Among those snake gods of Mesopotamia, Nirah who was regarded as a protective deity of the temple, and depicted as a snake until the third millennium BC, later presented as a anthropomorphic god with the lower body of a snake, comes first (Black- Green, 1998: 166). An another example of that period is Ningishzida whom was regarded by Gudea the Sumerian King of Lagash (2100 BCE) as his personal protective deity, and thereafter had been associated with health, shows a horned snake rising from each shoulder. In the Old Babylonian period (1950-1651 BCE), still the same representation was common. Yet there had been some other compositions in the age of Sargon (2334-2279 BCE) which depicts Ningishzida enthroned and two snakes' heads are shown projecting from his body. Ningishzida, surprisingly, had also been represented in Anatolia during the Hittite period (1650-1207 BC) as part of a composition on a cylinder seal (Ward, 1910: 130). Here we see a totally different depiction, serpents again apparently rising from the shoulders of the god, but the god grasps them in his hands, which are joined over his breast, while their bodies fall down nearly to the ground. There is a rather similar composition on a Sumerian chlorite vessel which is dated 2600 BCE showing a male figure who grasps two big snakes and stands surrounded by items of flora and fauna recalling fertility and forces of nature (Collon, 1995: 69). In Mesopotamia, the snake had been associated with the God of Health, Ningishzida, by the end of third millennium BCE. The motif of the two serpents entwined together first had been seen as a fertility symbol after the fourth millennium BCE, then also become the symbol of Ningishzida, and come up as the symbol of Asclepius the God of Health in Roman colonial Western Anatolia. As we all know, Hippocrates had used the same symbol.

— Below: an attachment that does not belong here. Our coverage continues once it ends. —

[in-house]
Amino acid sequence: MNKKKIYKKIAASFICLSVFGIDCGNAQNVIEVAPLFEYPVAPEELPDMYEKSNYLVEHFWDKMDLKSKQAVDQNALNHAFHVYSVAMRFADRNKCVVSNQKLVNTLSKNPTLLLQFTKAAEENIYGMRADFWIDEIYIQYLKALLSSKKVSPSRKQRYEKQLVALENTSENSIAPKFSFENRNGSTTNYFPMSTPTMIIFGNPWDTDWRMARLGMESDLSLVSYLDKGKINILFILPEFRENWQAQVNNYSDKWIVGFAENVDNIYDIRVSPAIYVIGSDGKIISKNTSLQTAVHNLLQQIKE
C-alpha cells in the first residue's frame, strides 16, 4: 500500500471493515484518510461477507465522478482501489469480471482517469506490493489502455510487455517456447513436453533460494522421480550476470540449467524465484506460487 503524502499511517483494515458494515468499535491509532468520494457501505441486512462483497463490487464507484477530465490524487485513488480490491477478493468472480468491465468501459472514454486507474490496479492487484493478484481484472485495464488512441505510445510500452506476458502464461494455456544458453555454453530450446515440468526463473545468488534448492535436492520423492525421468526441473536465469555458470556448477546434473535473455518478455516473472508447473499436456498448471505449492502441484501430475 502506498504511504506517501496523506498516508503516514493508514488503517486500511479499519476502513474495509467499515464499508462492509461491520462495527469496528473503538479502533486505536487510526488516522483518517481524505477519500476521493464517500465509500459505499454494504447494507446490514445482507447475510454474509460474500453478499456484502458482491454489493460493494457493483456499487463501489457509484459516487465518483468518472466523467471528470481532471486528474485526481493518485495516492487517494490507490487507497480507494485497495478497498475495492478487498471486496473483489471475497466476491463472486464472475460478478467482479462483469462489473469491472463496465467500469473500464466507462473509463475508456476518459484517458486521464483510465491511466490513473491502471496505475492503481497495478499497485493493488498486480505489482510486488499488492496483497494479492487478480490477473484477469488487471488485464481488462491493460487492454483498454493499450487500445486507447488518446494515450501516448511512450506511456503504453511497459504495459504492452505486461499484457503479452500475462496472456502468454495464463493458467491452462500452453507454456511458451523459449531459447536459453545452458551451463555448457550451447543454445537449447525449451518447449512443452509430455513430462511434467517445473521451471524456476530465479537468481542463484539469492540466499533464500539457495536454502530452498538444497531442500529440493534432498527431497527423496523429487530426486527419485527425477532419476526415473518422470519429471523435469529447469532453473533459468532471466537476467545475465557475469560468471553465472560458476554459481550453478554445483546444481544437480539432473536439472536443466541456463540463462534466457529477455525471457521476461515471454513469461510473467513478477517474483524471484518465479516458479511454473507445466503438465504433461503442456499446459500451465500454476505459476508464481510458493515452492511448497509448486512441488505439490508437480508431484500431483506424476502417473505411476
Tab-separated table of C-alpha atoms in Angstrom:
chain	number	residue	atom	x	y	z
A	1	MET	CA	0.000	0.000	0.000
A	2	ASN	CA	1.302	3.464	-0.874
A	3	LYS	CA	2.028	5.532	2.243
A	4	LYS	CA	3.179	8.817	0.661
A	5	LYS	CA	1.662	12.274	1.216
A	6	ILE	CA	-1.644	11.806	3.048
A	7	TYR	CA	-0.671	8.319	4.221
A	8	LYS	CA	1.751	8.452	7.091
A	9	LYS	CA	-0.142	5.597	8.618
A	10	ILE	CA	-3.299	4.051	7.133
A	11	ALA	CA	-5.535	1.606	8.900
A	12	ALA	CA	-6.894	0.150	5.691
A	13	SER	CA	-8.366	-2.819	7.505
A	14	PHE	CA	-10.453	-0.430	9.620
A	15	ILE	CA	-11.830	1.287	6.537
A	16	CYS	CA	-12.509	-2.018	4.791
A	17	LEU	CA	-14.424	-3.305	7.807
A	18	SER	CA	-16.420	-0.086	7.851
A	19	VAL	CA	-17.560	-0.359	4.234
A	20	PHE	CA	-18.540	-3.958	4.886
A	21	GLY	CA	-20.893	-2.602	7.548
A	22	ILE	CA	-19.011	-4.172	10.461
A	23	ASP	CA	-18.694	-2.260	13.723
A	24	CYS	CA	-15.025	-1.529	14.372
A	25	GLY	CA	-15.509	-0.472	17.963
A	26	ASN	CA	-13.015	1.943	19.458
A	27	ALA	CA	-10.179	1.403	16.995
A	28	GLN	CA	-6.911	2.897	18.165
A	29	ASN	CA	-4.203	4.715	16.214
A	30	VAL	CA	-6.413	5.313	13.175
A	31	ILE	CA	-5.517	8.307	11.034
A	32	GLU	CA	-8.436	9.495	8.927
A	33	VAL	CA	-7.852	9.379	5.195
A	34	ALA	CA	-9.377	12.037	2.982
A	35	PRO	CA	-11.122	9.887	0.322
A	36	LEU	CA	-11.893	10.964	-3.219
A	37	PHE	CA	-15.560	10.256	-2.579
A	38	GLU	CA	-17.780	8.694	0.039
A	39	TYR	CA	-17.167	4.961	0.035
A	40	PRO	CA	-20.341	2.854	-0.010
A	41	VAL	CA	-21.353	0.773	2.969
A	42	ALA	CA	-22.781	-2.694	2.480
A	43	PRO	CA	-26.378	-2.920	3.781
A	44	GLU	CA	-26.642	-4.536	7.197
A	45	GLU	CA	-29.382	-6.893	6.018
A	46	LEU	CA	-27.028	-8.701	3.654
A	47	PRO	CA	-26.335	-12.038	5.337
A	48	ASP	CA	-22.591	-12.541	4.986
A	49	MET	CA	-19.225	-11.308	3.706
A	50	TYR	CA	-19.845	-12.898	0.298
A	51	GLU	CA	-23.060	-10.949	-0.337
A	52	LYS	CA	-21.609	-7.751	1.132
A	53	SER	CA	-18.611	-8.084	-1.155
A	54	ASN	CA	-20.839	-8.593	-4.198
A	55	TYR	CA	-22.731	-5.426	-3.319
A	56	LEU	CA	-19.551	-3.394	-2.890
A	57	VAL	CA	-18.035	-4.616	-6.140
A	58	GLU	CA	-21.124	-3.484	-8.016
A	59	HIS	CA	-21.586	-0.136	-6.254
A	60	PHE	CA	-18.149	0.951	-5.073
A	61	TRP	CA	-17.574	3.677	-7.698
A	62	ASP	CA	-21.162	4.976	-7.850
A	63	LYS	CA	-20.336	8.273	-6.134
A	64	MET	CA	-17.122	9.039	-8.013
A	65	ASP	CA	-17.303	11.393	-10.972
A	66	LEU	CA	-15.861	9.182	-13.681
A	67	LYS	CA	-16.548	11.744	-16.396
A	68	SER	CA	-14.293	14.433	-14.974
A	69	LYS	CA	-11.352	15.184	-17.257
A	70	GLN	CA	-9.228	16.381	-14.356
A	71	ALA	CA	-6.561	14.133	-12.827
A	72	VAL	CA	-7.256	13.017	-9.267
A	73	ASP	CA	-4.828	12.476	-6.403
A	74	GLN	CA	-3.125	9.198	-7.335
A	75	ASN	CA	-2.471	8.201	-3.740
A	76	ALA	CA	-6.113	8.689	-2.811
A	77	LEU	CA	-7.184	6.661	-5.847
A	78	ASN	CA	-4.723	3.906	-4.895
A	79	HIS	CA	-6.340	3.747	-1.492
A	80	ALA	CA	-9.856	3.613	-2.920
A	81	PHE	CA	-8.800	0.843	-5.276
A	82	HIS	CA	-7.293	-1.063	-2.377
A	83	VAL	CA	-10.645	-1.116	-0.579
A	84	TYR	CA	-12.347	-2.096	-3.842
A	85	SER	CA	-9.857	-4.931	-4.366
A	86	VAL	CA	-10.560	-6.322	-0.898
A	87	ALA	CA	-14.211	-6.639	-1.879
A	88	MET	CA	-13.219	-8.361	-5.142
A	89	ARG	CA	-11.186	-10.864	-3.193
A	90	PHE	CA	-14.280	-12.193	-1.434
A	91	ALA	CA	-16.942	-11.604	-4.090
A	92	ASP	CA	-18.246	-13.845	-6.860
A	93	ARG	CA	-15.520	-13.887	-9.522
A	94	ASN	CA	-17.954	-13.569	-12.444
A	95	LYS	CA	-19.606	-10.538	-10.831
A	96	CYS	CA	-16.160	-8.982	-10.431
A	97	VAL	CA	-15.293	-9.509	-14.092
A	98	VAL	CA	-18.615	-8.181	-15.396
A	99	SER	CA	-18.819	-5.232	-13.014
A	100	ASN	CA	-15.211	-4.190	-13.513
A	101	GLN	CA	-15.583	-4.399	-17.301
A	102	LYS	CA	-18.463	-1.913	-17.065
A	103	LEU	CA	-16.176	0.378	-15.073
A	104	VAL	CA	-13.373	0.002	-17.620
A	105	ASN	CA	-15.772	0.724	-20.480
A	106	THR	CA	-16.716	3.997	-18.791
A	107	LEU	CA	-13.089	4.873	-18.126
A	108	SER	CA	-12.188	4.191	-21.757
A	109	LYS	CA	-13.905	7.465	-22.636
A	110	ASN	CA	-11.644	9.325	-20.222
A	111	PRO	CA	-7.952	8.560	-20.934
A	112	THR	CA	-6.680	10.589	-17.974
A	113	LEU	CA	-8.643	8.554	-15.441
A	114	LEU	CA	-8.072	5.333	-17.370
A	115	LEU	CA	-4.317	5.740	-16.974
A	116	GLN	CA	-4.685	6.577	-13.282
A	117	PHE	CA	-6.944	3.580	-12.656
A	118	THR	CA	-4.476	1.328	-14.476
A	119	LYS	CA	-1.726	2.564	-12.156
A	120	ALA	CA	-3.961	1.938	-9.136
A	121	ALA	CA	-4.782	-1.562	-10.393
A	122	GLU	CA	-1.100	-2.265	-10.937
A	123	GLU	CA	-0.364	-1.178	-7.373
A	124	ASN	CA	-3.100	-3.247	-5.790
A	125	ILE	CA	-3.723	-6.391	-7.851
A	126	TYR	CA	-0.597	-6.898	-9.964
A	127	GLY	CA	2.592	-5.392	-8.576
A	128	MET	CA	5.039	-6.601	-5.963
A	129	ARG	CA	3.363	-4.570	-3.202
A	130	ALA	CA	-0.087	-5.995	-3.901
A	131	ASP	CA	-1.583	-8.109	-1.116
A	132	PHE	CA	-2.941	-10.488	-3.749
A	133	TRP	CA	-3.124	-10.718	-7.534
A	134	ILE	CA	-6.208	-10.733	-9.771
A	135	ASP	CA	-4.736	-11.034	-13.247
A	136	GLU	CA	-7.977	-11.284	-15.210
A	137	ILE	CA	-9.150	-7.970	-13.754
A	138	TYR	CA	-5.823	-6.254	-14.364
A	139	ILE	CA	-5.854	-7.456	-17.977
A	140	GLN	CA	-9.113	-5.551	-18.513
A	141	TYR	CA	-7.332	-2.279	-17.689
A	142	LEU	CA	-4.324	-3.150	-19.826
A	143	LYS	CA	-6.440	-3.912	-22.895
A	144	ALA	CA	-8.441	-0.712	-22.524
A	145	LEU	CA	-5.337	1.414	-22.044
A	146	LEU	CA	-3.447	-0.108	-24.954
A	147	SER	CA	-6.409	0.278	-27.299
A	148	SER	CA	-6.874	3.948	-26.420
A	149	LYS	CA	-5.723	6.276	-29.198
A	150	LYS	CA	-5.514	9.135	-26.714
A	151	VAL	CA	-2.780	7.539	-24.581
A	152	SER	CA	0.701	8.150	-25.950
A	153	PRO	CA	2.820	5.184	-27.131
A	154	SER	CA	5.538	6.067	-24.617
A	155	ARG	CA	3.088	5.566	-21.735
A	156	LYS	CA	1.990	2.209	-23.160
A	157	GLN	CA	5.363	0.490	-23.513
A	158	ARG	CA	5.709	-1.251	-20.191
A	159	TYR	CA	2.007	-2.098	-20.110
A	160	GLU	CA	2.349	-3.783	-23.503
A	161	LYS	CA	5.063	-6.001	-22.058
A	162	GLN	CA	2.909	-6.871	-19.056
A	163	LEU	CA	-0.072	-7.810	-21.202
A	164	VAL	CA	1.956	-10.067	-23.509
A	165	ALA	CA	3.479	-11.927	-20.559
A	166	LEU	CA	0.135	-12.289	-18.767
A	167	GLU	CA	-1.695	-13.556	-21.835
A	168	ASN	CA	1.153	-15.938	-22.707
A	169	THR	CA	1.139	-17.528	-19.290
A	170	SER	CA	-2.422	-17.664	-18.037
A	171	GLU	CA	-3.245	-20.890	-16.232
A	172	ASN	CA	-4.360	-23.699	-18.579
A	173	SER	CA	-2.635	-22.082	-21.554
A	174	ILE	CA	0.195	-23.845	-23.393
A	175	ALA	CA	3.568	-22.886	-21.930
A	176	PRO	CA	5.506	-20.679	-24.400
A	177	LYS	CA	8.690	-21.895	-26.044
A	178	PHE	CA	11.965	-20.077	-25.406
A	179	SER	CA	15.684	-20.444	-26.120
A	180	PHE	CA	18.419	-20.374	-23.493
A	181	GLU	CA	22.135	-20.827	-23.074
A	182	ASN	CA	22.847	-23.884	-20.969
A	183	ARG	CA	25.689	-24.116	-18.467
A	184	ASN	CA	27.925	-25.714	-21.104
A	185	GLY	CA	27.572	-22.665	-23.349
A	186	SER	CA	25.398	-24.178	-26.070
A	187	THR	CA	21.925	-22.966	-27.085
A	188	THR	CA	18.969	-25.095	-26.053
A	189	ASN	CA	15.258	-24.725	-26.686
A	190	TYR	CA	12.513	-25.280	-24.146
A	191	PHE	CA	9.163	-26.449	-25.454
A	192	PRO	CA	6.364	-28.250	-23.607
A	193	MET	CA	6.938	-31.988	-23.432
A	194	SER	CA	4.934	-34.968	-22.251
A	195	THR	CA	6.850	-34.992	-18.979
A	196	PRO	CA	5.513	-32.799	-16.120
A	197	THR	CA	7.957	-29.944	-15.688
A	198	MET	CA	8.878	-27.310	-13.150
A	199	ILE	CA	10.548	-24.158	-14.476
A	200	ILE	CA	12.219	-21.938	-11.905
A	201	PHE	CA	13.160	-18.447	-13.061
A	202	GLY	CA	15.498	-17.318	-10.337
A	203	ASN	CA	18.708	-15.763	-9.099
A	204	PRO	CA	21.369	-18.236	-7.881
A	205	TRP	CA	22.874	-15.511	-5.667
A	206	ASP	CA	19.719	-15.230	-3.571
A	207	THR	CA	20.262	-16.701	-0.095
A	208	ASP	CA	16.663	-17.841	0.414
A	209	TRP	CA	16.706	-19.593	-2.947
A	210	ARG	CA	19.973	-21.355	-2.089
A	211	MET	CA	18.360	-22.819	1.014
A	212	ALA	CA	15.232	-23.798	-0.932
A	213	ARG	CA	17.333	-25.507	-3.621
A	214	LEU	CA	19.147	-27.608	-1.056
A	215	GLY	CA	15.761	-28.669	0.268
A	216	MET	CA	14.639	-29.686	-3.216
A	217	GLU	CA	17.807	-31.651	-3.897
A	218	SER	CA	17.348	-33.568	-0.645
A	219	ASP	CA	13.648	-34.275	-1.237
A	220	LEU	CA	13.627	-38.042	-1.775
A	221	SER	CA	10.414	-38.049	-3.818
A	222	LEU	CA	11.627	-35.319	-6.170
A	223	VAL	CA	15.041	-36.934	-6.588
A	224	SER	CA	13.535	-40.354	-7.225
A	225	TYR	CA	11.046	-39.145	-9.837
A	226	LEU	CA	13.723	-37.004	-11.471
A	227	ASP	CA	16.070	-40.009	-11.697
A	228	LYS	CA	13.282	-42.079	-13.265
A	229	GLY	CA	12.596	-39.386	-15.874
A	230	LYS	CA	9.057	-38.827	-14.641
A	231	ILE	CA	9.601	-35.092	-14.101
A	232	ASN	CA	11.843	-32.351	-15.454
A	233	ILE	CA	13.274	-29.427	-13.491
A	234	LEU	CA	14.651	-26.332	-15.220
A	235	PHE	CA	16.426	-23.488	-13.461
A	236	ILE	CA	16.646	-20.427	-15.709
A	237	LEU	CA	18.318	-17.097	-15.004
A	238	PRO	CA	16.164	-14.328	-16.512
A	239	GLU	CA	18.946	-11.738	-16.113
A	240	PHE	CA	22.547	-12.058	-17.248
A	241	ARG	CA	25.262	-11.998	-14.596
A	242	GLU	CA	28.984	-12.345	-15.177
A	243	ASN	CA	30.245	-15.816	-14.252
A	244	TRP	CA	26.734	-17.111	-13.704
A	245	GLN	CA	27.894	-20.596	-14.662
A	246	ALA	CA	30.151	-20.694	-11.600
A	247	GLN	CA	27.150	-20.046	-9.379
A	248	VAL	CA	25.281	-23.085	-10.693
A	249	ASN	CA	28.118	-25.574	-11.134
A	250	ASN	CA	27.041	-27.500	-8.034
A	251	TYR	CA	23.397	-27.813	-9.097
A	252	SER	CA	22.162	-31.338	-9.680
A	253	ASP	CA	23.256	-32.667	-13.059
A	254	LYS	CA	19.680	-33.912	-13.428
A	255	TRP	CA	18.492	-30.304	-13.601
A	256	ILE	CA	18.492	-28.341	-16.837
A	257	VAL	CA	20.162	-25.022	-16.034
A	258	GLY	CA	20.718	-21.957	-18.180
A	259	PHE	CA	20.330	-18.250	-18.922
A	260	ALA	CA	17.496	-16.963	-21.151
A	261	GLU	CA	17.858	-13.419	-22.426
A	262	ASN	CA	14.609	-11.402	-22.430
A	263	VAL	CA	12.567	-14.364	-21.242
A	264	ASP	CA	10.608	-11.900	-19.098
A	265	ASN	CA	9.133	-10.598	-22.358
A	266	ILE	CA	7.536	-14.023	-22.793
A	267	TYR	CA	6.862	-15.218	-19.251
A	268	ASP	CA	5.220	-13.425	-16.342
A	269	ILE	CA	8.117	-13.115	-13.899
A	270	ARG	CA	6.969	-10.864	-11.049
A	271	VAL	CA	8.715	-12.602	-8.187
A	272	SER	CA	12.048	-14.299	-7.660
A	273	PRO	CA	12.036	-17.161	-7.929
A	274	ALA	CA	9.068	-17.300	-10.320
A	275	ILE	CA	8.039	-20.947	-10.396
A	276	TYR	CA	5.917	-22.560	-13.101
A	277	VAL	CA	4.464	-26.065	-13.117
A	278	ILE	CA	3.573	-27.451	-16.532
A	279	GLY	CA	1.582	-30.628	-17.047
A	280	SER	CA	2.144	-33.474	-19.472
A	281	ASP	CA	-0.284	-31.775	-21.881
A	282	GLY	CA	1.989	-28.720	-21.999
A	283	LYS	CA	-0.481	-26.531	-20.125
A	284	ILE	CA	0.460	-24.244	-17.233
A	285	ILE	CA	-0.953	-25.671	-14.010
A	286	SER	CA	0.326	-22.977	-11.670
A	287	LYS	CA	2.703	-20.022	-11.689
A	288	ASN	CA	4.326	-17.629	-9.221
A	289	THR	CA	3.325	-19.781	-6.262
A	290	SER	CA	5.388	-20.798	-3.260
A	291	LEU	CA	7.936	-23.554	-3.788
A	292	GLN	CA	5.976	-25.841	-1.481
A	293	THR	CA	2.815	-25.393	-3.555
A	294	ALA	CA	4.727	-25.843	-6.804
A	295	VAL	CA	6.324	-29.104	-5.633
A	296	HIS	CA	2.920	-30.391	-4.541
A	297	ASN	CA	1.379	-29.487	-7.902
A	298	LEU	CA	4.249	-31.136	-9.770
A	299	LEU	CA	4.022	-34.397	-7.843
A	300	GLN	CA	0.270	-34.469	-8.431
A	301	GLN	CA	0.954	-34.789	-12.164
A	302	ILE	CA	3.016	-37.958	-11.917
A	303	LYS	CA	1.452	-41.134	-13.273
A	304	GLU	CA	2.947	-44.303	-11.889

In Aegean and Western Anatolian mythology, both the cults of gods and goddesses who were associated with snakes and anthropomorphic symbols are possible to follow. The mother-goddess of Minoan-Mycenaean period wrapped up snakes, the feeding of snakes by priestesses in name of Apollo at Delphi, the rites of Dionysus in which snakes take place, Medusa the snake-haired, the struggle of Laocoon and his sons with the snakes sent by Apollo (Cooper, 1999: 150), the suicide of the daughters of Cecrops the legendary King of Attica who has got a snake-tail after their infant Erichthonius turned out to be a snake (Hall, 1997: 46), are all well-known stories. In addition, Athena, Aphrodite, Artemis and Persephone had been mostly depicted with snakes. In that sense, it is needed to underline the strong bond between the snake and the mother-goddess cult in Anatolia where mother-goddesses have much bigger and more evident power than all other neighbouring cultures. According to I.Z. Eyüboglu, the personification of the sun as a goddess in Anatolian mythology, unlike others in which the sun is always characterised as male, would be a solid proof (Eyüboglu, 1998: Vol.2, 56). The variety of the names of the mother-goddesses in Anatolia, starting from Cybele and Kubaba to Artemis and Meter, all had the same personification, may be further proof.